What are bitcoins?

As of this writing, 1 U.S. dollar gives us 1.31 Canadian dollars or 108.91 Japanese yen; these are examples of currencies in the real world. With technology permeating into every nook and cranny of our lives, it was no surprise when seven years ago the digital world gave birth to its own currency called “cryptocurrency.”

Cryptocurrency may sound intimidating and can easily be perceived as more techno jargon, yet you’ve probably heard references to “bitcoin” in popular media; it is the most well-known digital currency. Today 1 bitcoin gives us 537.86 U.S. dollars.

Contrary to a dollar bill that you can hold, bitcoins can’t be held or stuffed into your purse/wallet as they solely exist in the digital world. You keep your bitcoins in a digital wallet, akin to keeping your emails in your inbox, but with stronger security measures employed in most cases. Security strength varies depending on where and who supplies the digital wallet.

Making you a bitcoin expert is not what this article is about because extensive understanding of the underlying technologies such as cryptography and financial world wizardry of decentralized financial/banking system theories are required.

Rather, the goal is just to demystify cryptocurrency so you know what it is. Bitcoin, for example, continues to be adopted by retailers and financial institutions as an alternative payment method. Local news outlets recently lit up with reports of the first bitcoin ATM’s arrival in Akron!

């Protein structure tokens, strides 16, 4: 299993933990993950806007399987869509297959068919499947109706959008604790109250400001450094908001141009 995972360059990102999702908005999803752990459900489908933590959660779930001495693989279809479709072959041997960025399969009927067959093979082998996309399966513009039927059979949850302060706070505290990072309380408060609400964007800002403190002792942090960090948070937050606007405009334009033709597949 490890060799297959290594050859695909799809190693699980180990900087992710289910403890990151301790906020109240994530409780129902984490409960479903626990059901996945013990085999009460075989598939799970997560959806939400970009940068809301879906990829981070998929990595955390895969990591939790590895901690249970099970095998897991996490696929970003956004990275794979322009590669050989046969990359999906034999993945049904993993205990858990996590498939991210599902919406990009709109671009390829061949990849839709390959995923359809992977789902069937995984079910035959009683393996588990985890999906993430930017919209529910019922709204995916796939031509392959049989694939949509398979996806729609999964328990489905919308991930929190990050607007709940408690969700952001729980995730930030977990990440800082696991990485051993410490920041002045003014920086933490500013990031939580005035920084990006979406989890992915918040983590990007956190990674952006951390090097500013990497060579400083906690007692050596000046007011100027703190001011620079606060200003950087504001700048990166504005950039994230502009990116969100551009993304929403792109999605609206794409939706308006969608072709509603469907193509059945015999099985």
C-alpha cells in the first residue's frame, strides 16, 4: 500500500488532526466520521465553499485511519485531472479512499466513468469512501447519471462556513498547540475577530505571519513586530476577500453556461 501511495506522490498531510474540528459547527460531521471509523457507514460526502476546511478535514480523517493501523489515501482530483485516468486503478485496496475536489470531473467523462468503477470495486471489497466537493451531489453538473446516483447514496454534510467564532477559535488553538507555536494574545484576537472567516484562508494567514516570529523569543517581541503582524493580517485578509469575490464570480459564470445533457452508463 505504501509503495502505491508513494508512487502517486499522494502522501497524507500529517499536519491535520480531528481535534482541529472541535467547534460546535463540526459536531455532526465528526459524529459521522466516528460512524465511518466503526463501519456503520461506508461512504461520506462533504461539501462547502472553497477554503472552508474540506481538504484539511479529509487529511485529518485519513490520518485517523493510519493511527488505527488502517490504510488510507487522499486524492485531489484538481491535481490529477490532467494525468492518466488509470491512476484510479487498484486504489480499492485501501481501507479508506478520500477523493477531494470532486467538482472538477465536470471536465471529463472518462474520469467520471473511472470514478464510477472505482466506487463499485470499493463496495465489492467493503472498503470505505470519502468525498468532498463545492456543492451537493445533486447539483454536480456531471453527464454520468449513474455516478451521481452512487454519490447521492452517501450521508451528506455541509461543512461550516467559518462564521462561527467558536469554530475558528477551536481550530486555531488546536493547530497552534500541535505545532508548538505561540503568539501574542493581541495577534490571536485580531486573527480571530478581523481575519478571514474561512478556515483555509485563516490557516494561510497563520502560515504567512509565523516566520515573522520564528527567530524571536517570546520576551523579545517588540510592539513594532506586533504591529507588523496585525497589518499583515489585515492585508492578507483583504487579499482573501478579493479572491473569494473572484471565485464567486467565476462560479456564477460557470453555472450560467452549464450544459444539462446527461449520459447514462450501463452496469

As with many emerging technology-based products, regulation was behind the curve for cryptocurrencies. Here in the U.S., five years after the arrival of cryptocurrency in 2009, our Internal Revenue Services ruled that they are treating bitcoins as “property” for tax purposes. I’m no financial whiz but I believe the bitcoins in your digital wallet are treated like your stock portfolio and subject to capital gains tax because the value of the cryptocurrency you hold fluctuates.

Even though most digital-based tools provide benefits, there also are nefarious entities taking advantage of the same tools. Privacy and anonymity provided for the individual transacting with cryptocurrency is used by purveyors of “ransomware,” for example, to cover their tracks.

So how do you get started with bitcoins? First, you need a digital wallet on your computer, smartphone, tablet or in the cloud (aka the internet). Then you use a credit card or bank account to purchase bitcoins from online exchanges. Attaching a bank account to your digital wallet will enable you to cash out the bitcoins for dollars and transfer them to your bank account. The other method of obtaining bitcoins is when you provide a verification service for a cryptocurrency transaction in this decentralized recordkeeping system. This second method is a cottage industry in itself and requires a much more detailed explanation than this article can provide.

The bottom line is that this online currency exchange is yet another conduit between the digital world and the real world – how neat is that!

Tak Sato

Technology and Business Strategist with over 25 years of experience. Holds Bachelor of Science in Computer Information Science and MBA from Cleveland State University.

As co-founder of geek with a heart with the service mark"Hand-holding You in the Digital World" and co-founder of Center for Aging in the Digital World, a nonprofit empowering seniors through technology, Tak helps people utilize appropriate technology in their personal and professional lives.

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Volume 8, Issue 11, Posted 9:42 AM, 06.07.2016